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SPACEPORT NEWS March 10, 2000 Page 7 As astronaut Jeff Ashby stood in the Mission Briefing Room, he held the rapt attention of his audience but not by sharing his experiences on STS-93. Im not here to talk about space, Ashby said. Im here to talk about life. Ashby, one of the speakers at the NASA Skin Cancer Prevention Program Kick-off on Feb. 24, proceeded to give a brief but moving account of his experience with the disease. He told how in 1993 he noticed an irregular mole on the back of his wife, Diana, the day before he left for a six-month Navy deployment. The spot was diagnosed as melanoma and removed, but less than a year later Diana noticed a lump under her arm. The melanoma had spread to her lymph nodes. Three years later following numerous surgeries and other exhaustive treatments Diana died at age 33. It was without doubt the toughest three years of my life, Ashby said. I saw her go through endless pain. ... All of that came from one tiny little mole on the center of Dianas back. Asbhys words offered an emotional complement to the scientific descriptions and practical advice dispensed during the kickoff event. The NASA Occupational Health Program hosted the kickoff as part of the agencywide Solar Safe program. KSC already has taken several steps as part of the program such as providing sunscreen for employees. KSC Director Roy Bridges emphasized two points about the program: that it falls under KSCs guiding principle of Health and Safety First; and that, like all health initiatives, it cant be limited only to working hours. Like Ashby, he offered personal testimony, referring to a friend and former Air Force commander who died of skin cancer and revealing that he has had a suspicious spot removed from his leg. Bridges also credited NASA Administrator Dan Goldin for increasing awareness of skin cancerAstronaut tells of skin cancer tragedyrisks. Noting that many NASA centers are in sunny locations, Goldin has emphasized the importance of preventing excessive exposure. Bridges, who accompanies Goldin around the Center during his trips for launches and landings, said: It never fails if its a daytime event Dan says something about skin cancer and the fact that we need to do more. He sees people running around without hats, and some of them are bronzed and others, the ones like me, are red. The center director displayed the floppy, wide-brimmed hat that he and other senior management wear when outside on the center. Two other speakers, Dr. Richard Granstein of Cornell University and Dr. Shelley Sekula of the American Academy of Dermatology, gave the audience an education on the causes and treatments of skin cancer. Their messages included a sobering collection of slides showing cancerous lesions and surgical effects. Sekula urged people to apply sunscreen as a daily routine just as automatically as they brush their teeth, noting no one has ever died of tooth cancer. By contrast, more than 7,000 people die of melanoma each year in the United States. (Other skin cancers are more common but cause fewer deaths.) Granstein said that one in five Americans will develop some form of skin cancer. He emphasized that even people of dark-skinned racial or ethnic origin are vulnerable to the diseases. And Sekula said that indoor tanning beds are unsafe. Vigilance against skin cancer depends on what dermatologists call the ABCDs of skin spots: assymetrical shapes, boundaries that are irregular, colors that vary and a diameter of 6 millimeters or greater. Representatives from the American Cancer Society and other groups supplied information and product samples at the event. The Occupational Health office offered sunscreen packets and index cards that measure ultraviolet (UV) levels and measured eyeglasses for UV protection. KSC employees may have noticed Solar Safe stations at various locations around the Center. The stations are being replaced by an order-on-demand system. The availability of sunscreen is just one step in KSCs Skin Cancer Prevention Program. Dr. David Tipton of the Biomedical Office said the program has four main elements: Administrative control: NASA and contractors will identify people in jobs that include high sun exposure. Whenever possible, such actions as rearranging work schedules to reduce sun exposure will be attempted. Personal protection equipment: Tipton said a program now being established will allow employees to order sunscreen through standard procurement methods. In addition, the Biomedical Office is working with NASA and contractors to develop a plan for making hats and such protective gear as umbrellas available to employees. Education: The kick-off event was part of a continuing effort to make employees aware of the risks of skin cancer. Tipton said this aspect of the program is especially important because employees sun exposure is not limited to work situations. He also stressed the need to persuade employees to protect their family members especially children from excessive sun exposure. Skin cancer is more highly associated with sun exposure as a child than as an adult, Tipton said. Medical surveillance: The Occupational Health Office is training its physicians in the techniques of skin examination. But Tipton emphasized that the most important element in skin safety is a regular self-examination using the ABCD guide described above. Because melanoma is fatal if not caught early enough, even an annual examination by a doctor might catch a problem only when it is too late. Still, Tipton recommends a yearly visit to a dermatologist, noting that physicians who specialize in skin disorders are twice as likely to detect abnormalities as other physicians. Such exams are particularly important for anyone who falls into one of four high-risk categories: fair-skinned people, those with a history of skin cancer, those with a family history of the disease and those with 50 or more moles.KSC aims to save skin of workersAstronaut Jeff Ashby gives an interview to a TV reporter during his appearance at the KSC Skin Cancer Prevention Program Kick-off on Feb. 24.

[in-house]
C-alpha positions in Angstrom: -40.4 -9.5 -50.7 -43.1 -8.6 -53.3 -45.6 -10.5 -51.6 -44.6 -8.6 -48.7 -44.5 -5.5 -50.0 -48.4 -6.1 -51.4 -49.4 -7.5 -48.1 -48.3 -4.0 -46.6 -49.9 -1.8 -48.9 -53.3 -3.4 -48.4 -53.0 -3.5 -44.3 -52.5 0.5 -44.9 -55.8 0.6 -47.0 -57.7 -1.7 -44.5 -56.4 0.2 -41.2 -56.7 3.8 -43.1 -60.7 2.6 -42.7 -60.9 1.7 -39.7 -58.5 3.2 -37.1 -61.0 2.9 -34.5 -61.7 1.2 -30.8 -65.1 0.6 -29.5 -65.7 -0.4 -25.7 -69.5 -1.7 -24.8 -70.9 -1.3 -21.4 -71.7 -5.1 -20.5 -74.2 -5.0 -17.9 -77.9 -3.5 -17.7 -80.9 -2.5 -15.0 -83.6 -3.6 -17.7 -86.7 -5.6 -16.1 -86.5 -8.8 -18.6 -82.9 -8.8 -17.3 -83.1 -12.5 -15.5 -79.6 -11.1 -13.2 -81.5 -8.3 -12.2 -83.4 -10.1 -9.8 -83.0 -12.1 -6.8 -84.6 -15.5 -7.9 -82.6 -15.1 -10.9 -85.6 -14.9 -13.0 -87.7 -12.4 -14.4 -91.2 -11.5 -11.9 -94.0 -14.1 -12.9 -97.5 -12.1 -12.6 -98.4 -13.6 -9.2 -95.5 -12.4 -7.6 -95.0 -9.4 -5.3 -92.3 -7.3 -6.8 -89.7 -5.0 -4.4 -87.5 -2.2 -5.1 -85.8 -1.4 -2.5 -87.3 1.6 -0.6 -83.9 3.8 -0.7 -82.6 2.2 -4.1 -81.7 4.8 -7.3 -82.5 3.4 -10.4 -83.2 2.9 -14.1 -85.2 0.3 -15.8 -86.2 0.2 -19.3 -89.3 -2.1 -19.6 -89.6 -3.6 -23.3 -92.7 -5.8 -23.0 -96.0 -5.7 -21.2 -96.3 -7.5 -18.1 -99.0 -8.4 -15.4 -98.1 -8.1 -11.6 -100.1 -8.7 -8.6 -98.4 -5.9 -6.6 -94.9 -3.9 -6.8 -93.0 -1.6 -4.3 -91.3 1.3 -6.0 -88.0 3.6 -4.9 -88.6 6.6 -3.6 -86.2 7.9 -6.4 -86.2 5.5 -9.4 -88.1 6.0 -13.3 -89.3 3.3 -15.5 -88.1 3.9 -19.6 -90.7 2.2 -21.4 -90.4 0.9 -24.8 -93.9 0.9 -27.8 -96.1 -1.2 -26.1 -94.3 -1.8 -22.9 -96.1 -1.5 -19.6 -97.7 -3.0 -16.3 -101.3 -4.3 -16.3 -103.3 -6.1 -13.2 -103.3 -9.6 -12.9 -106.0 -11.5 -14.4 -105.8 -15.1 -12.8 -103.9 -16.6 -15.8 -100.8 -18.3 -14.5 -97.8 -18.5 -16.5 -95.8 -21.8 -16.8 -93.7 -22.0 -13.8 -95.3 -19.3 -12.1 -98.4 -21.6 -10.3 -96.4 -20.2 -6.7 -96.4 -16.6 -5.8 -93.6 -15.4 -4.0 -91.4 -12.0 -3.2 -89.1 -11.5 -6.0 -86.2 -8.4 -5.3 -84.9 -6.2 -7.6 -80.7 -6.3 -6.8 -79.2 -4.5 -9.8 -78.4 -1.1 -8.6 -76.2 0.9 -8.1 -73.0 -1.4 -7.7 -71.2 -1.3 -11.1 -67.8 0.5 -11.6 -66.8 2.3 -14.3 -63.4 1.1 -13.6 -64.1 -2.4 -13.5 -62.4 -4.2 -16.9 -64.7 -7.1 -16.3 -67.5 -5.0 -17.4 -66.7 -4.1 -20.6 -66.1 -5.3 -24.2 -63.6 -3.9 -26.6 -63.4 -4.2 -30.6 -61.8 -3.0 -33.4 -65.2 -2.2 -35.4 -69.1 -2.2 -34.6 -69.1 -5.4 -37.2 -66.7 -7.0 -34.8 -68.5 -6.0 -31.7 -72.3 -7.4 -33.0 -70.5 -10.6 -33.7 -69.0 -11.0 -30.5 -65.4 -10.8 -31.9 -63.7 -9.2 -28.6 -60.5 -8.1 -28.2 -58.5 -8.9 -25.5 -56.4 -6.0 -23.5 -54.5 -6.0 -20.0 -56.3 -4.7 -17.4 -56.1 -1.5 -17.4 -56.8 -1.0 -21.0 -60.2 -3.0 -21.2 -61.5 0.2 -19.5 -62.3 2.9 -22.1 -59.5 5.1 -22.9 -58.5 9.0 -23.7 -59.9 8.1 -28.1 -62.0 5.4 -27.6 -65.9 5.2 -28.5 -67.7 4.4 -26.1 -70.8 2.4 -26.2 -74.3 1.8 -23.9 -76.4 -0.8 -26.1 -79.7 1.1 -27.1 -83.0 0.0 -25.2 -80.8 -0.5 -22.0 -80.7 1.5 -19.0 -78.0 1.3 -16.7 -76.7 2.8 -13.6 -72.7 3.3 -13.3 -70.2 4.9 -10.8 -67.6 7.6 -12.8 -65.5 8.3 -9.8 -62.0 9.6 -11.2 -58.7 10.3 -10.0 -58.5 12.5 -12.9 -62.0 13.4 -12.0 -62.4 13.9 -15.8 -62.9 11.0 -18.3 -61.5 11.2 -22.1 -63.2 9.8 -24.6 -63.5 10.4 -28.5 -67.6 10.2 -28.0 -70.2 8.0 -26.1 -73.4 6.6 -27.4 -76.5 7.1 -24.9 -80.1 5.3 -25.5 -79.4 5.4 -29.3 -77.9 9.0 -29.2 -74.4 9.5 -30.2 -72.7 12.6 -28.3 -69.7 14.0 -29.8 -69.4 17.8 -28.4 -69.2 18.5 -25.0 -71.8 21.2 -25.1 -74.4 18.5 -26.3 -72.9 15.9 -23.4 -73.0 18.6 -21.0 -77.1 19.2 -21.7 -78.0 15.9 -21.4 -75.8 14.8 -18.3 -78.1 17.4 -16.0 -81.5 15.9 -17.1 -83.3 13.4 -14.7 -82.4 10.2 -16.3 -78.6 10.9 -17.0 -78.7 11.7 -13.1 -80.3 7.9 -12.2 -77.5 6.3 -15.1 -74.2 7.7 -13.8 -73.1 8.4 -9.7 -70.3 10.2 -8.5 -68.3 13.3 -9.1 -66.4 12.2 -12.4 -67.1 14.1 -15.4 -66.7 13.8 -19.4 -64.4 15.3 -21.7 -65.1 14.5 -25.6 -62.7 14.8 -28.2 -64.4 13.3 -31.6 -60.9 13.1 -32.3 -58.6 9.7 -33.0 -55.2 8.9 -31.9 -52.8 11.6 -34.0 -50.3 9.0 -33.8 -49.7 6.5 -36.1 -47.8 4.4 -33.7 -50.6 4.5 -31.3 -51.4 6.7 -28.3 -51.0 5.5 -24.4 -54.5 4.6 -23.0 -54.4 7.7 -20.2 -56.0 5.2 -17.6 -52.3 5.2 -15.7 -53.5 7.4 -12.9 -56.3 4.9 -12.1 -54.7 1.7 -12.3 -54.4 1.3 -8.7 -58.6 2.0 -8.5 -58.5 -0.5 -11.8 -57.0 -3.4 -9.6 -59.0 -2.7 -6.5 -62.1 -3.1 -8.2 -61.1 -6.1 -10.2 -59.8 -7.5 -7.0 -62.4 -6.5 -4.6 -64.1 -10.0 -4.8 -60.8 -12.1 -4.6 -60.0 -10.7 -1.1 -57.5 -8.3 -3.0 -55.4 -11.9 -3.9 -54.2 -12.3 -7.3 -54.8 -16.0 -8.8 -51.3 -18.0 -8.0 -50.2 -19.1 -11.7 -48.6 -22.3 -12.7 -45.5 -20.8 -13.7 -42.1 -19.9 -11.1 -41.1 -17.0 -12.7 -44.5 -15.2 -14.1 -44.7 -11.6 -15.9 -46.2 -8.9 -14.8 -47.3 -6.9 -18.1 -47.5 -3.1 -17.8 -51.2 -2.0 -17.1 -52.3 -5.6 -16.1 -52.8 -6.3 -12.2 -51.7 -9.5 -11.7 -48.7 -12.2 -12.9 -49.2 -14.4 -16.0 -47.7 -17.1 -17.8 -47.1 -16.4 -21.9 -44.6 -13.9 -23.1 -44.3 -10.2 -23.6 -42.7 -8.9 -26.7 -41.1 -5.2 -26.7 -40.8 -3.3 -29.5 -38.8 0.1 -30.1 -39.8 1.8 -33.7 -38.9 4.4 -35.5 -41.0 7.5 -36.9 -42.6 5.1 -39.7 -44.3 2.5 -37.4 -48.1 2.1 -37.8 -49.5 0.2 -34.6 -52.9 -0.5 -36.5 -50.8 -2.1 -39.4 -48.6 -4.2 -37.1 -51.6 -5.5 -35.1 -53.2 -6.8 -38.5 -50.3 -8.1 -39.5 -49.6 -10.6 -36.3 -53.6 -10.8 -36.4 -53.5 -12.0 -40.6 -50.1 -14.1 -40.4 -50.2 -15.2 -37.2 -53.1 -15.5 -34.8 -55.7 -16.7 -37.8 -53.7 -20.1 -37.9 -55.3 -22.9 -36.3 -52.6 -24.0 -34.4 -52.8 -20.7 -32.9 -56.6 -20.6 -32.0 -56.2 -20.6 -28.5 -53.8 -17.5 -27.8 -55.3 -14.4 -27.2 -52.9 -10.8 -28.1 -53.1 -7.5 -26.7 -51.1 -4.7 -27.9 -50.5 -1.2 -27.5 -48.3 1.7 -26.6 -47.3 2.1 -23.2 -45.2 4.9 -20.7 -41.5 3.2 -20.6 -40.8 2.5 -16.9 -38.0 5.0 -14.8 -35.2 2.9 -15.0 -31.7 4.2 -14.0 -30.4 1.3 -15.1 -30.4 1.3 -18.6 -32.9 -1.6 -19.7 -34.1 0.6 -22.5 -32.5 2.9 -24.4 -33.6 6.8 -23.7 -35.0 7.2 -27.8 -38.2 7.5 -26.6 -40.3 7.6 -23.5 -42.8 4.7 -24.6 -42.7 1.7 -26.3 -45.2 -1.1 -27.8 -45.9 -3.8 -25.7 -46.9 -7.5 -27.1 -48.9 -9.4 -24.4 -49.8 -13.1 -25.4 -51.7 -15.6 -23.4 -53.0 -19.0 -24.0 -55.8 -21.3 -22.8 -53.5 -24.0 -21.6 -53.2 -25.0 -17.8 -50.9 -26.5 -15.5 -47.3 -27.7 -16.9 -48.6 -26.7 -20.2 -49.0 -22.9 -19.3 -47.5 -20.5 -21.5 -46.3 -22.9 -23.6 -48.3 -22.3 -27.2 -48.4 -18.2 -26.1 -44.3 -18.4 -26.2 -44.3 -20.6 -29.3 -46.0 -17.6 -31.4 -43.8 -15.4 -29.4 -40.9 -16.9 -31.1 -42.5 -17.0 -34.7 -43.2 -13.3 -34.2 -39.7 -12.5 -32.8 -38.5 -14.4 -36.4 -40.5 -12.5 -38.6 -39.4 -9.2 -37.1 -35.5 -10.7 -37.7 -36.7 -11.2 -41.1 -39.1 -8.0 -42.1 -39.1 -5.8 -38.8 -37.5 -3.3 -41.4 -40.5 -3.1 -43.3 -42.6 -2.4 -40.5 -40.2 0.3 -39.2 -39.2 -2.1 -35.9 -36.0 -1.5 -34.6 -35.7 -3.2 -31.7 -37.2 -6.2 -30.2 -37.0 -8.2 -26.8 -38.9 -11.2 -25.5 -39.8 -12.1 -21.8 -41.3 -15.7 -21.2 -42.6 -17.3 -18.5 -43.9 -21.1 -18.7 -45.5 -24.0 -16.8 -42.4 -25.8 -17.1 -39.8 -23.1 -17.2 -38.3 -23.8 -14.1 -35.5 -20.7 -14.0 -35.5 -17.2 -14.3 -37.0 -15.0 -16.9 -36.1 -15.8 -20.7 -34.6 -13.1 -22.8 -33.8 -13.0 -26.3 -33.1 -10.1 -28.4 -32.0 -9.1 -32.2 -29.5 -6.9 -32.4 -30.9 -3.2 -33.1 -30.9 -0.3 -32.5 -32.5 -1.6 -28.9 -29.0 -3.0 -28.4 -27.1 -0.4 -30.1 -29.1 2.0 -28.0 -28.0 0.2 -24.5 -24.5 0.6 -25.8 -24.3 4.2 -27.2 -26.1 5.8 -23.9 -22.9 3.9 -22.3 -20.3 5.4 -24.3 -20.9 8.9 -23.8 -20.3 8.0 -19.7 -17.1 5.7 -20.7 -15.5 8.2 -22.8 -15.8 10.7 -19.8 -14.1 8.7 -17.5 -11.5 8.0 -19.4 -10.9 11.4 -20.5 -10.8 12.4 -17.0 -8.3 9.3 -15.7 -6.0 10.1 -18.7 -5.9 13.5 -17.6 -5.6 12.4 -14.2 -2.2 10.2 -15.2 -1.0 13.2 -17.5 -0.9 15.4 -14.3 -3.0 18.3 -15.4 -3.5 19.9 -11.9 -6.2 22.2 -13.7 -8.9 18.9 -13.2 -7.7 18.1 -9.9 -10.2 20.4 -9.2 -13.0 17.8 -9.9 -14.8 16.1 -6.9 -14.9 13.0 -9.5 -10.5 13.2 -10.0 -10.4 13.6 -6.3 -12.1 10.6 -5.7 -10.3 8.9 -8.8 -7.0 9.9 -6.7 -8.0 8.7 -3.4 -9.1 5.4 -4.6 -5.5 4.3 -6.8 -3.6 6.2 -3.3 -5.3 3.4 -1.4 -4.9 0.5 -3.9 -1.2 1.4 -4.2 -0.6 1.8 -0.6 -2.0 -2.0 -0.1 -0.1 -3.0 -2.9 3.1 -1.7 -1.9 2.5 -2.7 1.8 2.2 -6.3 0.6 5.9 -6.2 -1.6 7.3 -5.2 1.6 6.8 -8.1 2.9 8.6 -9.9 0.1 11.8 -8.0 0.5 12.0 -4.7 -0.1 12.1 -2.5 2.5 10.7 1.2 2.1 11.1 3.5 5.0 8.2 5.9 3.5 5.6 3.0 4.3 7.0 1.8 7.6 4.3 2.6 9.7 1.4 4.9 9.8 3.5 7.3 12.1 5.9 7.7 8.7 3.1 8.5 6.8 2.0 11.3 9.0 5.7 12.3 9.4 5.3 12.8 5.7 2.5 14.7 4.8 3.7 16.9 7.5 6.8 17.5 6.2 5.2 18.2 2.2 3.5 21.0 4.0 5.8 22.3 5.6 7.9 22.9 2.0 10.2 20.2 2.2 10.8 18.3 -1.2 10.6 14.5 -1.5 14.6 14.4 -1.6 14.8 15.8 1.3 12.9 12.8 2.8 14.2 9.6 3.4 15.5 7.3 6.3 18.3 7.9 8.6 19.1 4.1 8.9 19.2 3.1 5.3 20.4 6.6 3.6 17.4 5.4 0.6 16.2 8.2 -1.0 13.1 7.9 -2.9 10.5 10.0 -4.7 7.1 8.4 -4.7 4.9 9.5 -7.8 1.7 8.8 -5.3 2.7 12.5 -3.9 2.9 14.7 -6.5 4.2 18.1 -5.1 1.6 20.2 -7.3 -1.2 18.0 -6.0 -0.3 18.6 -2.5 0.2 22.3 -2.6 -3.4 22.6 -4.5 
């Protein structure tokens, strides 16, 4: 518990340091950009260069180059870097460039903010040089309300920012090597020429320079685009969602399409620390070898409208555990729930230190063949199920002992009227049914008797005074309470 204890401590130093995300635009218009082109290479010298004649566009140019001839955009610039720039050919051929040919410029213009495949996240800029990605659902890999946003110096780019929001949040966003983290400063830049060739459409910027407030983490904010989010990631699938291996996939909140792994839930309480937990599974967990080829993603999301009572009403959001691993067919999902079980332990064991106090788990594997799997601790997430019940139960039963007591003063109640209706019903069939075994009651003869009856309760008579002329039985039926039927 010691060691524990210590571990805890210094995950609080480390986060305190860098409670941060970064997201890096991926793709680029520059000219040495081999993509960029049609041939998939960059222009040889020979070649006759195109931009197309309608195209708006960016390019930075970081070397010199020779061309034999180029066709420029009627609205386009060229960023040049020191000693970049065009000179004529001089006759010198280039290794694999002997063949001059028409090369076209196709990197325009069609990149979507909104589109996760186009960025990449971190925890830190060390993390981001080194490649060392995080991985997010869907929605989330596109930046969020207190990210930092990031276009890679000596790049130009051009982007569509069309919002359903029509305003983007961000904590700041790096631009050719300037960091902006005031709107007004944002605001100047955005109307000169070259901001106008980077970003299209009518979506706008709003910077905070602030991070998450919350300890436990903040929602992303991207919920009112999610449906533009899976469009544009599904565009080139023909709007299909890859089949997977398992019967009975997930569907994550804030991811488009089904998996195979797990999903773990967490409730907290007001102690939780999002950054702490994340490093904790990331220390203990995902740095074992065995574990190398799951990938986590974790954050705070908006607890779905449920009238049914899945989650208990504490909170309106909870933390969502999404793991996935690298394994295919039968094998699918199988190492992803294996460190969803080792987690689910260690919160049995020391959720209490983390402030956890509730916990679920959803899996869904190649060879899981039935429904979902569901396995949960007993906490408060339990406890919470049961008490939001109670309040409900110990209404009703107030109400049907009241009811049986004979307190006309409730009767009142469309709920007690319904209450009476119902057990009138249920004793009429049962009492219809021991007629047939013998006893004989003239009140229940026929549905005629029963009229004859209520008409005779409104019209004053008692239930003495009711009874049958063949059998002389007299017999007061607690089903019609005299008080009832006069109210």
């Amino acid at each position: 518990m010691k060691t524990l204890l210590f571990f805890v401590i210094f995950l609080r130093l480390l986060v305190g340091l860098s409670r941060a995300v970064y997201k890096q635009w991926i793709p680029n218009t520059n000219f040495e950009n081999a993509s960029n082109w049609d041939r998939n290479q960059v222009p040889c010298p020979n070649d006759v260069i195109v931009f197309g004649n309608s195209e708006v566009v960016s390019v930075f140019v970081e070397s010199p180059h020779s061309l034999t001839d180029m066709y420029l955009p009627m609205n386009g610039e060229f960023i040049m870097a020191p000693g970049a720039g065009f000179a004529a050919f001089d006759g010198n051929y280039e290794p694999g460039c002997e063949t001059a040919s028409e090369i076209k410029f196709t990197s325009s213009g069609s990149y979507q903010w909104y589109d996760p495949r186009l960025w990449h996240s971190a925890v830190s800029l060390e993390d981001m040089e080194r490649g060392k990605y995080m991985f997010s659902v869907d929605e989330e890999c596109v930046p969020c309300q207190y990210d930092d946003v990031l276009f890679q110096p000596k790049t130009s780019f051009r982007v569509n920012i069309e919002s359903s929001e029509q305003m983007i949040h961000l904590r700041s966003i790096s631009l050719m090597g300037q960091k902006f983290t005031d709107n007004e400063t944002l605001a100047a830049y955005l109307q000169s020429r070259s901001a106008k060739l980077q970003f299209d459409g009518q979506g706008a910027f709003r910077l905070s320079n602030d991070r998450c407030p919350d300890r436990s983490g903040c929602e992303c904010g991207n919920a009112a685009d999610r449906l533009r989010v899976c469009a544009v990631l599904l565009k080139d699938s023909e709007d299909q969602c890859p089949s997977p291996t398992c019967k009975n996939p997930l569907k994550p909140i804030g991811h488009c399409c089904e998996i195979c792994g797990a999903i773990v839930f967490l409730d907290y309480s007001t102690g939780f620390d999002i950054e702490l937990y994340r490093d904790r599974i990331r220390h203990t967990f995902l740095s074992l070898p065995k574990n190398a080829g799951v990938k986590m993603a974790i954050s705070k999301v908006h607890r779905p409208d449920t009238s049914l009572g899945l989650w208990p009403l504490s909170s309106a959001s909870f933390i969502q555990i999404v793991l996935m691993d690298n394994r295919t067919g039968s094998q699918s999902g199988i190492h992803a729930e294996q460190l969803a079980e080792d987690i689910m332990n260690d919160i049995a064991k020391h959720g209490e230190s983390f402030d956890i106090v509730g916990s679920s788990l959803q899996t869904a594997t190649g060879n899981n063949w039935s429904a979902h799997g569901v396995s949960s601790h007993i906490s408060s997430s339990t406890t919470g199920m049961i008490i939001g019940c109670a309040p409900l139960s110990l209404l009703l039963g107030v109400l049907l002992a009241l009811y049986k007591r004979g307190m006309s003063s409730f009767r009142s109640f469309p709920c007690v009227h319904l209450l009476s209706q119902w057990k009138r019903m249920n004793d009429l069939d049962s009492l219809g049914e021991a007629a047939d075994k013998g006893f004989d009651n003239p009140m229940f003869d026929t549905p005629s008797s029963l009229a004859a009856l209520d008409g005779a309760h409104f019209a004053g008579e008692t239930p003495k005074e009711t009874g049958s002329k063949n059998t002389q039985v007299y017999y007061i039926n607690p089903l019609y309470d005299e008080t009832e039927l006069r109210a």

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John F. Kennedy Space Center Managing editor. . . . . . . . . . . . . . . . . Bruce Buckingham Editor. . . . . . . . . . . . . . . . . . . . . . . Gary White Editorial support provided by InDyne Inc. Writers Group. NASA at KSC is located on the Internet at http://www.ksc.nasa.govUSGPO: 533-128/00027Spaceport News Spaceport News is an official publication of the Kennedy Space Center and is published on alternate Fridays by the Public Affairs Office in the interest of KSC civil service and contractor employees. Contributions are welcome and should be submitted two weeks before publication to the Media Services Branch, AB-F1. E-mail submissions can be sent to Gary.White-4@ksc.nasa.gov SPACEPORT NEWSMarch 10, 2000 Page 8 A personal telephone number is something employees take for granted at home. A recent change in telephone contracts at KSC means that eventually workers will have that same identification at work. The Outsourcing Desktop Initiative for NASA (ODIN) took over management of KSCs telephone service contract on March 1, replacing Space Mark, Inc., which had held the previous contract. OAO Corporation, the KSC ODIN service provider, has handled desktop computer services at KSC since Dec. 1, 1998. It has already been managing telephone services at Johnson Space Center and Stennis Space Center. Seven companies won selection as possible service providers on the Desktop Outsourcing Initiative forCenter dials ODIN for phone serviceNASA contract with Goddard Space Flight Agency. The Office of Space Flight (OSF), for which KSC serves as lead center, chose OAO Corp. of Greenbelt, Md. as the OSF service provider. With Space Marks contract scheduled to expire, KSC decided to order telephone services under the ODIN contract. Brian Montgomery, the Contract Order Technical Representative for the OSF ODIN Delivery Order, said OAO will operate the phone system similar to how they have provided desktop computer services under the delivery order. As new telephone instruments are required, OAO will provide new corporate-owned end units (telephones) and KSC pays for telephone services. Montgomery said the Center expects several improvements in phone service as a result of the new contract, including the replacement of phone cables in many buildings and the installation of smart remotes. Those two steps will help lead to individually assigned numbers that remain with the employee even if they change locations on the Center. Right now, its very labor-intensive to change telephone numbers, Montgomery said. but with the improvements, it will only take a couple of keystrokes to make the change. Another notable change involves the number of phones in use at KSC. Montgomery said that at present there are approximately 18,000 phones for approximately 12,000 employees. He expects under the new contract the number of phones will significantly be reduced. In addition, each change in the telephone seat and every level of service will need approval from the ODIN office, with justification required for anything beyond basic service. A new service number 867ODIN (867-6346) replaces the previous number -7555. ODIN strives for excellent service, Montgomery said. Were expecting a better level of service than what we have today. What we have is good; were just are expecting a better level of service with ODIN. Were expecting a better level of service than what we have today. BRIAN MONTGOMERY, ORDER REPRESENTATIVEChandra captures intergalactic cold front A colossal cosmic weather system produced by the collision of two giant clusters of galaxies has been imaged by NASAs Chandra X-ray Observatory. For the first time, the pressure fronts in the system can be traced in detail, and they show a bright but relatively cool 50-million-degree central region embedded in a large elongated cloud of 70-milliondegree gas, all of which is roiling in a faint atmosphere of 100 million degree gas. We can compare this to an intergalactic cold front, said Maxim Markevitch of the HarvardSmithsonian Center for Astrophysics, Cambridge, Mass., and leader of the international team involved in the analysis of the observations. A major difference is that in this case, cold means 70 million degrees. Chandra was deployed during the STS-93 mission launched from KSC in July 1999. The successful mission was commanded by Eileen Collins. The gas clouds in the images are in the core of a galaxy cluster known as Abell 2142. The cluster is six million light years across and contains hundreds of galaxies and enough gas to make a thousand more. It is one of the most massive objects in the universe. Galaxy clusters grow to vast sizes as smaller clusters are pulled inward under the influence of gravity. They collide and merge over the course of billions of years, releasing tremendous amounts of energy that heats the cluster gas to 100 million degrees. The Chandra data provides the first detailed look at the late stages of this merger process. Previously, scientists had used the German-US Roentgen satellite to produce a broad-brush picture of the cluster. The elongated shape of the bright cloud suggested that two clouds were in the process of coalescing into one, but the details remained unclear. Chandra is able to measure variations of temperature, density and pressure with unprecedented resolution. Now we can begin to understand the physics of these mergers, which are among the most energetic events in the universe, said Markevitch. The pressure and density maps of the cluster show a sharp boundary that can only exist in the moving environment of a merge, he added. With this information scientists can make a comparison with computer simulations of cosmic mergers. This comparison, which is in the early stages, shows that this merger has progressed to an advanced stage. Strong shock waves predicted by the theory for the initial collision of clusters are not observed. It appears likely that these sub-clusters have collided two or three times in a billion years or more, and have nearly completed their merger. The observations were made on August 20, 1999, using the Advanced CCD Imaging Spectrometer (ACIS). The team involved scientists from NASAs Marshall Space Flight Center in Huntsville, Ala., as well as academic and governmental organizations from the United States and other countries.